At Large

Pirates and the Politically Correct

The Royal Navy is nicer to pirates than the British Nanny State can allow itself to be.

By 12.2.08

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The Royal Navy may have been warned not to detain Somali pirates in case their human rights are violated, but Britain has cracked down firmly on pirates in other areas, such as children's parties.

If real pirates are to be unmolested at sea, and domestic violent crime has increased hugely in the last few years, still the Nanny State has never been Nannier. After all, two-thirds of the new jobs created in Britain since Labour came to power have been in the public sector, and they have to do something productive and useful for their salaries.

This is, after all, the society where an actor playing the brave Lord Nelson had to wear a life jacket over his glittering uniform when crossing the placid waters of the Thames near the Tower of London by boat.

When a crude replica of a pirate ship was erected in memory of the late Princess Diana at a children's playground in Kensington Gardens, commemorating Peter Pan's duels with the wicked Captain Hook, officialdom decreed that it should be purged of violent imagery such as cannon, walking the plank, and skull-and-crossbones flag.

Children's books featuring the exploits of the naughty 11-year-old schoolboy William Brown, who delighted in playing pirates, have been attacked as creating bad role models.

Recently the skull-and-crossbones flag has also been banned from being flown in the gardens of suburban houses hosting pirate parties on the grounds that it is unneighborly.

Local authority officials told the parents of 6-year-old Morgan Smith (not thought to be any relation to either the notorious Bloody Morgan, who sacked Porto Bello, or Aaron Smith, tried for piracy at the Old Bailey in 1823 but acquitted) that they must apply for planning permission to fly the flag, at a cost to them of about $150.

It was reported that an assessment of the 5'x4' flag's impact on the surrounding area would be undertaken before a decision was made as to whether the flag would be allowed for the party or not.

The young would-be picaroon's father was quoted as saying: "When the lady from the council came to see me she said the Jolly Roger was of concern. She took some pictures and said that we would have to take it down from now on. I've put in a planning application but I shouldn't have to go to all this trouble."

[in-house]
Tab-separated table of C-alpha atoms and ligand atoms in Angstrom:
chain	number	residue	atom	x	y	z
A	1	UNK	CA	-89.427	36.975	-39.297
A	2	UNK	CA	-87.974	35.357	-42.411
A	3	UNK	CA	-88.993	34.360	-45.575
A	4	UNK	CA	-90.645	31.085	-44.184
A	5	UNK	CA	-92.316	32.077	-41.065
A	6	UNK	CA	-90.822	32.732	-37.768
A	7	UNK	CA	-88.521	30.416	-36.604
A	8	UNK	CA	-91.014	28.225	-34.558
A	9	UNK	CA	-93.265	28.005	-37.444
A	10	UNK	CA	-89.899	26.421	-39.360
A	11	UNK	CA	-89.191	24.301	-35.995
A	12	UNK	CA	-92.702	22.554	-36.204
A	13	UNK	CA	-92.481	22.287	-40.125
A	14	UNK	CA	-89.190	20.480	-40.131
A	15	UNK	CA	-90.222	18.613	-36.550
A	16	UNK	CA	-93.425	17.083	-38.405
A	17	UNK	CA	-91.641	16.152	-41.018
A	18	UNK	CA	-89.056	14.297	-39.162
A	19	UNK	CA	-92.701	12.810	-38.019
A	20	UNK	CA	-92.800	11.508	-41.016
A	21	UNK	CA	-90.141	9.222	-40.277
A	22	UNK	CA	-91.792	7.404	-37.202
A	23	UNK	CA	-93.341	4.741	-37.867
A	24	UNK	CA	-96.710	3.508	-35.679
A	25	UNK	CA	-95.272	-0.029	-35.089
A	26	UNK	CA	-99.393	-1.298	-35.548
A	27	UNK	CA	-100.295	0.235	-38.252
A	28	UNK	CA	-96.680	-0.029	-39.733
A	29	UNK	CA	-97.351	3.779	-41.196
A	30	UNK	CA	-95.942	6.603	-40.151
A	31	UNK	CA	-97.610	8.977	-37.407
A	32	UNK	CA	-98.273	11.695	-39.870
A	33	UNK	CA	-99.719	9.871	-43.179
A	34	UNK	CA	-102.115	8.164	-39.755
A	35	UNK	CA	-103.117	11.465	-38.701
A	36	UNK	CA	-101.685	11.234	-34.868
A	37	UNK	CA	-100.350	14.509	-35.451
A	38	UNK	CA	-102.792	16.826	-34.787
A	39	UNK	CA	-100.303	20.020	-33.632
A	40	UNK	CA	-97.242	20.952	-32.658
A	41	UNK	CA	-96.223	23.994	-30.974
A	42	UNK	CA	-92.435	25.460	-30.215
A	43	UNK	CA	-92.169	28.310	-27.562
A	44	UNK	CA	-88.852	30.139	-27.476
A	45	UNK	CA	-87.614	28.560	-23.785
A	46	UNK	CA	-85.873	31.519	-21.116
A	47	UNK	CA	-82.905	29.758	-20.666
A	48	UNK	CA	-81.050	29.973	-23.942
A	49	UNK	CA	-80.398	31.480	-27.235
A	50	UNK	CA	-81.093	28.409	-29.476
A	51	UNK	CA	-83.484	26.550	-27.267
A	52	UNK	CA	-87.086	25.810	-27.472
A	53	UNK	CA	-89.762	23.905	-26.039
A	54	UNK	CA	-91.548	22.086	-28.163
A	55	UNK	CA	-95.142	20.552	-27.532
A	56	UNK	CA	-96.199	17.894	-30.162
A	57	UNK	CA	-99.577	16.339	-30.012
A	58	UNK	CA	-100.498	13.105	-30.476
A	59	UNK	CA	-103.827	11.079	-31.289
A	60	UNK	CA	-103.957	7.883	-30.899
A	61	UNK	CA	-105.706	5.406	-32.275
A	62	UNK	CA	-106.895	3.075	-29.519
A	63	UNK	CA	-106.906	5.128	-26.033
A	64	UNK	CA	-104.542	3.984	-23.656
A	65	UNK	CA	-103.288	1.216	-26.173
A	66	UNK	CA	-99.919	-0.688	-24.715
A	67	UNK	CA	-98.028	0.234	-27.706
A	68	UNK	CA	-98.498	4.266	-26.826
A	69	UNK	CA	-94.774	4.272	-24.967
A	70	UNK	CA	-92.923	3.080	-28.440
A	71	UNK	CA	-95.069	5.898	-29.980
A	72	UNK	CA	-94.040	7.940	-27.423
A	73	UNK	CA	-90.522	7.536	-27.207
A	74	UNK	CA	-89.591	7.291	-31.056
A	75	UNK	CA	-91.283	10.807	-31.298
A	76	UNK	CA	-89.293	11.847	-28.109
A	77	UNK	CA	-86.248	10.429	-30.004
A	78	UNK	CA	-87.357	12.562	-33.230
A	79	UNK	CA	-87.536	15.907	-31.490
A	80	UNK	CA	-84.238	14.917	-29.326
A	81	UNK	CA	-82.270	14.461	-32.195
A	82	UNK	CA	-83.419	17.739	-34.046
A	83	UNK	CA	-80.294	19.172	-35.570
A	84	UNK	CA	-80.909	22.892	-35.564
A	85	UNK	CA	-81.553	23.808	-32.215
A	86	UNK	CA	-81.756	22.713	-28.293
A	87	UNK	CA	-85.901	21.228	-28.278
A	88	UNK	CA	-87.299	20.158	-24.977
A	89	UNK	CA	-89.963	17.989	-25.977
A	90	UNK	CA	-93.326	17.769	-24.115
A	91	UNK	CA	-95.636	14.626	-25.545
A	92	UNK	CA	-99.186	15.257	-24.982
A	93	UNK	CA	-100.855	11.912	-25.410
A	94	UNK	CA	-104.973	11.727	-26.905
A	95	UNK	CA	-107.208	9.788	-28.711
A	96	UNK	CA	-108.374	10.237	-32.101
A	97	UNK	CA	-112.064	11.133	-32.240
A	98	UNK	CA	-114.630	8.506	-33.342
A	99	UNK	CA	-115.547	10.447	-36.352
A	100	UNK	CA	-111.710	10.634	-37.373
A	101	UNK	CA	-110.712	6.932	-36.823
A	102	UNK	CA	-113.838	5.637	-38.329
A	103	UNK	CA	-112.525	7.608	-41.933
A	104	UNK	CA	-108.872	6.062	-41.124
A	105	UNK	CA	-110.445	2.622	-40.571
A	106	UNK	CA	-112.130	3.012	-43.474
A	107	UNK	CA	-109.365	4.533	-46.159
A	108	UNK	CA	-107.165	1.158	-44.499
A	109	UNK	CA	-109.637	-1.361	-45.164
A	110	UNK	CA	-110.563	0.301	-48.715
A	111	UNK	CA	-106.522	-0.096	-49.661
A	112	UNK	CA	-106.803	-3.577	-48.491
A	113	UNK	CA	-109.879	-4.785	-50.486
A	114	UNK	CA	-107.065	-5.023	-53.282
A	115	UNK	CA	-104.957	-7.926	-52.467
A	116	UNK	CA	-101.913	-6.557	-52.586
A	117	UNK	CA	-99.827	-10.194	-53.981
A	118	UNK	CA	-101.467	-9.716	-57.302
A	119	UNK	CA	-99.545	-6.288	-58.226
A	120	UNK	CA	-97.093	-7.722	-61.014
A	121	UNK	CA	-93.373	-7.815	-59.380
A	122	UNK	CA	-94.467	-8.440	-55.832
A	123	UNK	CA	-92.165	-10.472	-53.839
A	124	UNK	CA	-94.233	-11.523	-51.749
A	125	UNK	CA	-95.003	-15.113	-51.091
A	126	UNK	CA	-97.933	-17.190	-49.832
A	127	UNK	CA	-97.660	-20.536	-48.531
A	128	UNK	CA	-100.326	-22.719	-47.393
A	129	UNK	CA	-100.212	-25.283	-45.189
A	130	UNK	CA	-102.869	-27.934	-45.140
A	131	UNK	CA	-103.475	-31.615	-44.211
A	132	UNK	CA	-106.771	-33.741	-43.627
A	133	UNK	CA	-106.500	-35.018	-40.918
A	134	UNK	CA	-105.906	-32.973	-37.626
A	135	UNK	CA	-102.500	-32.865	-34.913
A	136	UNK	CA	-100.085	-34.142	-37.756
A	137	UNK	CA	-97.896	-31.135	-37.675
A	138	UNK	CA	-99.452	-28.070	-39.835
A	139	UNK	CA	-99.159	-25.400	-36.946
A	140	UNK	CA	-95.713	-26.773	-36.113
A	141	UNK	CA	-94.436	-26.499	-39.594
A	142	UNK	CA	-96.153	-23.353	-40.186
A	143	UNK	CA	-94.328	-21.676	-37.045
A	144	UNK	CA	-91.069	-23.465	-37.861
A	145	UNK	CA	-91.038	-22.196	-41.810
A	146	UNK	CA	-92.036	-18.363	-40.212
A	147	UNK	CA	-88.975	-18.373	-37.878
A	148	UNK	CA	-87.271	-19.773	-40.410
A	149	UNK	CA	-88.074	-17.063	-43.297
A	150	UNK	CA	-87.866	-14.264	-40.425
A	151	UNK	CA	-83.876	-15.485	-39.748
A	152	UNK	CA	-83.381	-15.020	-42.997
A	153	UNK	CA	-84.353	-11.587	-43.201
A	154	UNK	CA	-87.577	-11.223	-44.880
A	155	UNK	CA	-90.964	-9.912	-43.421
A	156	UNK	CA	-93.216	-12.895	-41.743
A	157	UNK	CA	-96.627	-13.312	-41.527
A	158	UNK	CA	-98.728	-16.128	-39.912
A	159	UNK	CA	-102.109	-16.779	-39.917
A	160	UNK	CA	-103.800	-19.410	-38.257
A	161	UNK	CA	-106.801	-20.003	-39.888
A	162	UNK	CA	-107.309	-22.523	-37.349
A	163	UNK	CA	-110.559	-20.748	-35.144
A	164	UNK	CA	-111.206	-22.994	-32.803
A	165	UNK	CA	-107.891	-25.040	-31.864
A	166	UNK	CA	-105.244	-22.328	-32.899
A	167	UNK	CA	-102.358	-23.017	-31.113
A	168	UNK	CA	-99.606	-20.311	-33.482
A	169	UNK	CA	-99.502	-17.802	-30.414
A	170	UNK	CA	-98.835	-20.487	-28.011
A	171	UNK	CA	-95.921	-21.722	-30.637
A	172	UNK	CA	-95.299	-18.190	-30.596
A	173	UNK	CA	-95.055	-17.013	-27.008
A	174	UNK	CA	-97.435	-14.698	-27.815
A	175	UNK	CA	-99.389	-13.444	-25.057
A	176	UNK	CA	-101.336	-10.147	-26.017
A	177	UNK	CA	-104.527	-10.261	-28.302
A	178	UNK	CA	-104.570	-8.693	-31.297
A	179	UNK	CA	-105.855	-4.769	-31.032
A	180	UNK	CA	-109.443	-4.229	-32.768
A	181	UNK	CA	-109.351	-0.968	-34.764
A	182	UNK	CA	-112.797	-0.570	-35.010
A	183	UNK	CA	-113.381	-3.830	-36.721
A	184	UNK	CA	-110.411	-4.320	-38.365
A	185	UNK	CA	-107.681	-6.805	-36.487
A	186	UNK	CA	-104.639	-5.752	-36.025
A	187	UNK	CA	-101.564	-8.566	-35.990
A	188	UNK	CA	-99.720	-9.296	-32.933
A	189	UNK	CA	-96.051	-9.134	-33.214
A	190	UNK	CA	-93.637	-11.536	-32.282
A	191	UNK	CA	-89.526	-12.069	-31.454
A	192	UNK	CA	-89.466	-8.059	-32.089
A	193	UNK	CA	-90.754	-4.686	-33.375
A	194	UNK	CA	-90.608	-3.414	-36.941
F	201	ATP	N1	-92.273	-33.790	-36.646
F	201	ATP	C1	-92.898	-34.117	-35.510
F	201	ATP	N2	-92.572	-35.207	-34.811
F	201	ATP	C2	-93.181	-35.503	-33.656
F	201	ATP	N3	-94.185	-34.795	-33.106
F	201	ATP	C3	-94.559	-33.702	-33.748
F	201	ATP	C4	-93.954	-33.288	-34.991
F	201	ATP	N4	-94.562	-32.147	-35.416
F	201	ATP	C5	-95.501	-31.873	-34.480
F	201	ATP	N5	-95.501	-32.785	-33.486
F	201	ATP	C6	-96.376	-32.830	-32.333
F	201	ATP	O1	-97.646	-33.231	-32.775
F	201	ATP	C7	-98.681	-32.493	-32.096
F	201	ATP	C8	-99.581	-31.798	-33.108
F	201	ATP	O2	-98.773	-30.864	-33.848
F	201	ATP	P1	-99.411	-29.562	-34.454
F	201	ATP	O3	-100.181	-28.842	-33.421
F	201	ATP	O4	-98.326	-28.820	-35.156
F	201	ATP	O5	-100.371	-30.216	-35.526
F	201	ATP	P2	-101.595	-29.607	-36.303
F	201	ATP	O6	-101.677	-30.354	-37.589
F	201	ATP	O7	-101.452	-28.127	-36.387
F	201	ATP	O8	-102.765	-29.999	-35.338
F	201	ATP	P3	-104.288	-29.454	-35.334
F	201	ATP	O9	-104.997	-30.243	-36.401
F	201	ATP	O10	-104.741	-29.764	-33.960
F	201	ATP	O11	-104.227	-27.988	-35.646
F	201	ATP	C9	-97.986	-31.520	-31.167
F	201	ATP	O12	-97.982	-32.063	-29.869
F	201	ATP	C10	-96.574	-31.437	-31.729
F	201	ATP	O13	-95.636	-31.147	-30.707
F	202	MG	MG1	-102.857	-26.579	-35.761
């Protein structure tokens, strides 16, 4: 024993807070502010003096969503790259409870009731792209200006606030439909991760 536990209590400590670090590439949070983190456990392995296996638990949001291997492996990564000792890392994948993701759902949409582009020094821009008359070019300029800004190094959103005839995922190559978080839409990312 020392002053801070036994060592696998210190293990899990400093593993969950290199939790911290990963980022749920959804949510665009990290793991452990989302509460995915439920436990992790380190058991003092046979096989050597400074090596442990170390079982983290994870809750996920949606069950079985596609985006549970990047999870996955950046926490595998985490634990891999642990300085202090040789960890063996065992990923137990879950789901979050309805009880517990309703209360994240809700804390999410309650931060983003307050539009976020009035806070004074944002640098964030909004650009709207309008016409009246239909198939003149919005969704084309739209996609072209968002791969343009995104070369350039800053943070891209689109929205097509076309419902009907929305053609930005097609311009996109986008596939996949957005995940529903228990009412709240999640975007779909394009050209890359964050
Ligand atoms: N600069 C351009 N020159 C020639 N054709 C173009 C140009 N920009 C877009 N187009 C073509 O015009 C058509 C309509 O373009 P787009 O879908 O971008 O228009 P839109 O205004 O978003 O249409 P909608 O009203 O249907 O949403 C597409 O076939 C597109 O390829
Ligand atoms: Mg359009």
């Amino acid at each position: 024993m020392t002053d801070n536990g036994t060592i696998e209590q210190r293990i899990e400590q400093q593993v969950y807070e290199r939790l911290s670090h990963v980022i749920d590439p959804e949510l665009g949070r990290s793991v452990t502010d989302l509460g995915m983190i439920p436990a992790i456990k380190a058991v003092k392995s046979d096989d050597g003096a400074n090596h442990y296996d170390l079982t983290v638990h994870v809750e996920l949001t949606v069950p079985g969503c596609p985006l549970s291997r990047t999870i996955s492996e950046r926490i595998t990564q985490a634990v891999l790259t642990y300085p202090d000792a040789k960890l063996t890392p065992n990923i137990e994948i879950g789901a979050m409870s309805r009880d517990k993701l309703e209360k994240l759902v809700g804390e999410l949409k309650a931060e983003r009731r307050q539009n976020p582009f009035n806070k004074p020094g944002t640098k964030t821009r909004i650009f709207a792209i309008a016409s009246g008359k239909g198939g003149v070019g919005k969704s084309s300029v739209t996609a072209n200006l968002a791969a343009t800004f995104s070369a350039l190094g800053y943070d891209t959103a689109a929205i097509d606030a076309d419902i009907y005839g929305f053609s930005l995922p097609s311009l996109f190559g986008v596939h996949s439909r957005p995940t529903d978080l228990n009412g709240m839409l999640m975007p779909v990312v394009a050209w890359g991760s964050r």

Similar trouble befell fireman and ex-soldier David Waterman (not known to be related to "Bully" Waterman, opium-runner and most dreaded of the Western Ocean Packet Skippers), of Ashstead, Surrey, when he flew a skull and cross-bones flag for his four-year-old daughter's pirate's party.

A neighbor complained and it was reported Waterman was facing court proceedings from the local council, whose spokesman said: "We are duty-bound to investigate complaints and enforce government regulations." Another neighbor then also hoisted a Jolly Roger as a gesture of solidarity with the Brethren of the Coast, but struck it after receiving a shot across the bows in the form of a warning letter from officialdom.

That old sea-dog Sir John Hawkins has also felt the wrath of the guardians of political correctness. One of the innumerable government-funded multiculturalism enforcers, the Plymouth Council for Racial Equality, attacked a proposal that a pub near Hawkins's birthplace in Plymouth be named after him, although in this case it was not because he cut out the occasional Spanish treasure ship but because he was a slave-trader.

Meanwhile, off the coast of Somalia the Royal Navy has reportedly received instructions from the Foreign Office not to detain pirates in case their human rights are breached. If sent back to Somalia they could, under Islamic law, face beheading for murder or having a hand chopped off for theft. (In Britain the death penalty for piracy on the high seas was only abolished in 1998.)

Captains of British warships patrolling off Somalia and other pirate-infested waters have also been warned that there is a risk captured pirates could claim asylum in Britain. Presumably they would be a charge on the State because they would not even be able to make new careers for themselves there at children's parties, or at least not without planning permission.

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About the Author
Hal G.P. Colebatch's "Immram," Counterstrike, is being published by Australian publisher Imaginites.